3) If top leadership surrounds itself with “yes” people, seems uncharacteristically disconnected from reality and/or unavailable: Imagine top leadership that seeks and hires all "yes" people. Does this mean the CEO is a "yes" person also and that the board hired a follower and not a leader? If true we could now have a C-Suite full of followers, followers that see nothing but a bunch of balls in the air floating around in chaos until they begin to burst. There are also know-it-all "yes" people trying to be the "top dog" in the ring fighting to get every bone in his/her possession no matter who it hurts or who's career he/she puts into a tail spin.  Another thing to look for is if it suddenly becomes harder and harder to meet with your boss, or other key people.  If a culture is this dysfunctional, then it is problematic for those who stand firm on a functional, ethical or compliant foundation and best to look for other options.

4) Integrity is a buzzword and not practiced:  You’ve heard the stories of organizations such Enron having the word “integrity” included in their list of values. This is merely laughable given the historical negative final outcome of the organization. Trust me, employees see through this activity and consider it only management rhetoric if there is a lack of good faith dealings to back it up.  Employees are very much part of the surrounding community and have no issue with sharing their opinion with neighbors or friends. Excellence really does start at the top. If the integrity of the CEO or division heads can be compromised with very little prodding, then we can all agree they should not be in any position of power.  Leadership Thought Leader Scott Carbonara says, “Leadership without integrity is like a caterpillar without legs.” If the board or heads support a lack of integrity type of leadership style, then if by their own failures they do not decay, karma will succeed in the end. It might be best that you are not a part of the fate that appears to be in that type of organization’s ultimate destiny.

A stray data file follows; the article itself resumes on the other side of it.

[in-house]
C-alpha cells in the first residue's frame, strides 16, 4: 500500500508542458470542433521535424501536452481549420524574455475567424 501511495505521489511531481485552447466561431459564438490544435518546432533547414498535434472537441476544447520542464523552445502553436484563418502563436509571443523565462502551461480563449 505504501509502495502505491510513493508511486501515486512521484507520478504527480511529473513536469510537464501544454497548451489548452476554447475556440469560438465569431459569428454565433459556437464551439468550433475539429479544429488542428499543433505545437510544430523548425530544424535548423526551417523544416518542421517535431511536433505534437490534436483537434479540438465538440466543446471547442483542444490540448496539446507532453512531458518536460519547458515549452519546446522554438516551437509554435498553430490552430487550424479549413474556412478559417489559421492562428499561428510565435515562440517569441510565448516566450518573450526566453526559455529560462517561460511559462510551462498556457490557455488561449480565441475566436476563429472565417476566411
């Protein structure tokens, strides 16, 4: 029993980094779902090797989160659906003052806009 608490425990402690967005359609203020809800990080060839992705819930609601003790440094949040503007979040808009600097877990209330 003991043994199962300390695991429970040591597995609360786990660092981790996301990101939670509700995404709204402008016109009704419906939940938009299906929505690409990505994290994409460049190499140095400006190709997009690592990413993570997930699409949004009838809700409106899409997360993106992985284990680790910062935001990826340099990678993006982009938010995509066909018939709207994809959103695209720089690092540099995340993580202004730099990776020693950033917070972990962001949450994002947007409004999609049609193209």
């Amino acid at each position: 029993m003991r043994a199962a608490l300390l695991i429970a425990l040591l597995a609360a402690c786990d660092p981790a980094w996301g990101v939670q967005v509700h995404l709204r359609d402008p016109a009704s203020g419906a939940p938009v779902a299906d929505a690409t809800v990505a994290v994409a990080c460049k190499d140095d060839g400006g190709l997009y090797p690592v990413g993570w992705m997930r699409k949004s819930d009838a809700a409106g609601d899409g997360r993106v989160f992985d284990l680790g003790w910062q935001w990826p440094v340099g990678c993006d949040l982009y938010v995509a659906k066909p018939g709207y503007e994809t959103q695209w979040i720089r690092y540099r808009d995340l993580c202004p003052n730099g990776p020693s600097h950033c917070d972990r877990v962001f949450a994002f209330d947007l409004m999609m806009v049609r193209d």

5) If the company’s culture is inept at providing honest feedback: This applies to the culture norm of telling people to their face that they are doing a good job, give raises but then "throw them under the bus" when not around to defend themselves. This is not a sign of a healthy culture, let alone competent leadership. It really is a coward’s cop-out of dealing with performance and more of a sign of favorites or “who you know” getting ahead in the organization. An organization that lacks a leader at the helm with an honest backbone, then it will fail to gain traction on its own set performance goals.

You may ask why not vocalize your concern versus quit? It depends on the leaders of the organization. If they are legitimately interested in “hearing” what you have to say then certainly try to communicate with the proper chain of leadership. But if your bosses are known for not wanting to hear the truth, avoid conflict at all cost, shoot-the-messenger, or simply ignore you, then you may want to weigh all your options.